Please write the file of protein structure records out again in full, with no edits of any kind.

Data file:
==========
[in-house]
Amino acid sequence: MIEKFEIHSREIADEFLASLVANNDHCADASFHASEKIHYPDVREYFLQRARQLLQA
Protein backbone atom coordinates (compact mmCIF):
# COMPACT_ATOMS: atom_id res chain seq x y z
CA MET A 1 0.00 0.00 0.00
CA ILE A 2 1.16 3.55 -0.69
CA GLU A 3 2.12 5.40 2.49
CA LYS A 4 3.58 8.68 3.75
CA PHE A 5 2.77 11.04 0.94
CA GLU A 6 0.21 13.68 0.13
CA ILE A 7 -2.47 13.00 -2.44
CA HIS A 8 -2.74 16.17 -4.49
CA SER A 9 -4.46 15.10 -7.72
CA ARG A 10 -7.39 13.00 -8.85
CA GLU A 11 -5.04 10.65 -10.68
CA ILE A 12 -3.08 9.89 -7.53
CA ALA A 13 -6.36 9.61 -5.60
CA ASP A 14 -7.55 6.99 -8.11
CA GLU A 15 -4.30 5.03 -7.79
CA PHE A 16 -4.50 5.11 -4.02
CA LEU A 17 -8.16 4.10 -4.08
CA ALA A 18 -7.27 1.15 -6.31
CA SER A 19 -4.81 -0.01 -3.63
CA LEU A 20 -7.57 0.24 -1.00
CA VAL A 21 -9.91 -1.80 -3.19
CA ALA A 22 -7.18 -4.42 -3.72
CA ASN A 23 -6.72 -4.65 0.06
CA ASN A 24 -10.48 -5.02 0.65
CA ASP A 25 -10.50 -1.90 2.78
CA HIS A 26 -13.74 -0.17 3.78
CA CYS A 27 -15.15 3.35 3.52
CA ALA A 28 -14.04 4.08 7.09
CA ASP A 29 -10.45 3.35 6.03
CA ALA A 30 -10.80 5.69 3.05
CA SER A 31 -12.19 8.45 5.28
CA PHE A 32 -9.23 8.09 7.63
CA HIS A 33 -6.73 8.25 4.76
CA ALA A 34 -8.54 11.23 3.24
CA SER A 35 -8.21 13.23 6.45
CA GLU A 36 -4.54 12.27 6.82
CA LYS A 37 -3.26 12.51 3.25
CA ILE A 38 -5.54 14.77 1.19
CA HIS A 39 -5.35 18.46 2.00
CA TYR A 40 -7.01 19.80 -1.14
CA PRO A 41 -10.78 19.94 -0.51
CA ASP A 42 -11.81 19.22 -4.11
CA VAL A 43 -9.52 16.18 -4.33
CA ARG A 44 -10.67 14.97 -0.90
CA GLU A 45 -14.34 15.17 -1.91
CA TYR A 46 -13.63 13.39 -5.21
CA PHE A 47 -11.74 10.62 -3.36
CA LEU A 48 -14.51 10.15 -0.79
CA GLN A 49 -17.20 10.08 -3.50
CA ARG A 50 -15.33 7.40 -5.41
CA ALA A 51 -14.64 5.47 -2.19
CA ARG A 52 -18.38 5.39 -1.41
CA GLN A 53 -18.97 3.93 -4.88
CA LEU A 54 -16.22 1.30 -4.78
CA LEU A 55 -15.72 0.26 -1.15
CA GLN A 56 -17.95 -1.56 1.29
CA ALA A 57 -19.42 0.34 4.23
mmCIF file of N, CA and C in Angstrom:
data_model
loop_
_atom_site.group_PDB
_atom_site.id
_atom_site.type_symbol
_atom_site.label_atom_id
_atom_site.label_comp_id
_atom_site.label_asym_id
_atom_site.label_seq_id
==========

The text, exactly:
[in-house]
Amino acid sequence: MIEKFEIHSREIADEFLASLVANNDHCADASFHASEKIHYPDVREYFLQRARQLLQA
Protein backbone atom coordinates (compact mmCIF):
# COMPACT_ATOMS: atom_id res chain seq x y z
CA MET A 1 0.00 0.00 0.00
CA ILE A 2 1.16 3.55 -0.69
CA GLU A 3 2.12 5.40 2.49
CA LYS A 4 3.58 8.68 3.75
CA PHE A 5 2.77 11.04 0.94
CA GLU A 6 0.21 13.68 0.13
CA ILE A 7 -2.47 13.00 -2.44
CA HIS A 8 -2.74 16.17 -4.49
CA SER A 9 -4.46 15.10 -7.72
CA ARG A 10 -7.39 13.00 -8.85
CA GLU A 11 -5.04 10.65 -10.68
CA ILE A 12 -3.08 9.89 -7.53
CA ALA A 13 -6.36 9.61 -5.60
CA ASP A 14 -7.55 6.99 -8.11
CA GLU A 15 -4.30 5.03 -7.79
CA PHE A 16 -4.50 5.11 -4.02
CA LEU A 17 -8.16 4.10 -4.08
CA ALA A 18 -7.27 1.15 -6.31
CA SER A 19 -4.81 -0.01 -3.63
CA LEU A 20 -7.57 0.24 -1.00
CA VAL A 21 -9.91 -1.80 -3.19
CA ALA A 22 -7.18 -4.42 -3.72
CA ASN A 23 -6.72 -4.65 0.06
CA ASN A 24 -10.48 -5.02 0.65
CA ASP A 25 -10.50 -1.90 2.78
CA HIS A 26 -13.74 -0.17 3.78
CA CYS A 27 -15.15 3.35 3.52
CA ALA A 28 -14.04 4.08 7.09
CA ASP A 29 -10.45 3.35 6.03
CA ALA A 30 -10.80 5.69 3.05
CA SER A 31 -12.19 8.45 5.28
CA PHE A 32 -9.23 8.09 7.63
CA HIS A 33 -6.73 8.25 4.76
CA ALA A 34 -8.54 11.23 3.24
CA SER A 35 -8.21 13.23 6.45
CA GLU A 36 -4.54 12.27 6.82
CA LYS A 37 -3.26 12.51 3.25
CA ILE A 38 -5.54 14.77 1.19
CA HIS A 39 -5.35 18.46 2.00
CA TYR A 40 -7.01 19.80 -1.14
CA PRO A 41 -10.78 19.94 -0.51
CA ASP A 42 -11.81 19.22 -4.11
CA VAL A 43 -9.52 16.18 -4.33
CA ARG A 44 -10.67 14.97 -0.90
CA GLU A 45 -14.34 15.17 -1.91
CA TYR A 46 -13.63 13.39 -5.21
CA PHE A 47 -11.74 10.62 -3.36
CA LEU A 48 -14.51 10.15 -0.79
CA GLN A 49 -17.20 10.08 -3.50
CA ARG A 50 -15.33 7.40 -5.41
CA ALA A 51 -14.64 5.47 -2.19
CA ARG A 52 -18.38 5.39 -1.41
CA GLN A 53 -18.97 3.93 -4.88
CA LEU A 54 -16.22 1.30 -4.78
CA LEU A 55 -15.72 0.26 -1.15
CA GLN A 56 -17.95 -1.56 1.29
CA ALA A 57 -19.42 0.34 4.23
mmCIF file of N, CA and C in Angstrom:
data_model
loop_
_atom_site.group_PDB
_atom_site.id
_atom_site.type_symbol
_atom_site.label_atom_id
_atom_site.label_comp_id
_atom_site.label_asym_id
_atom_site.label_seq_id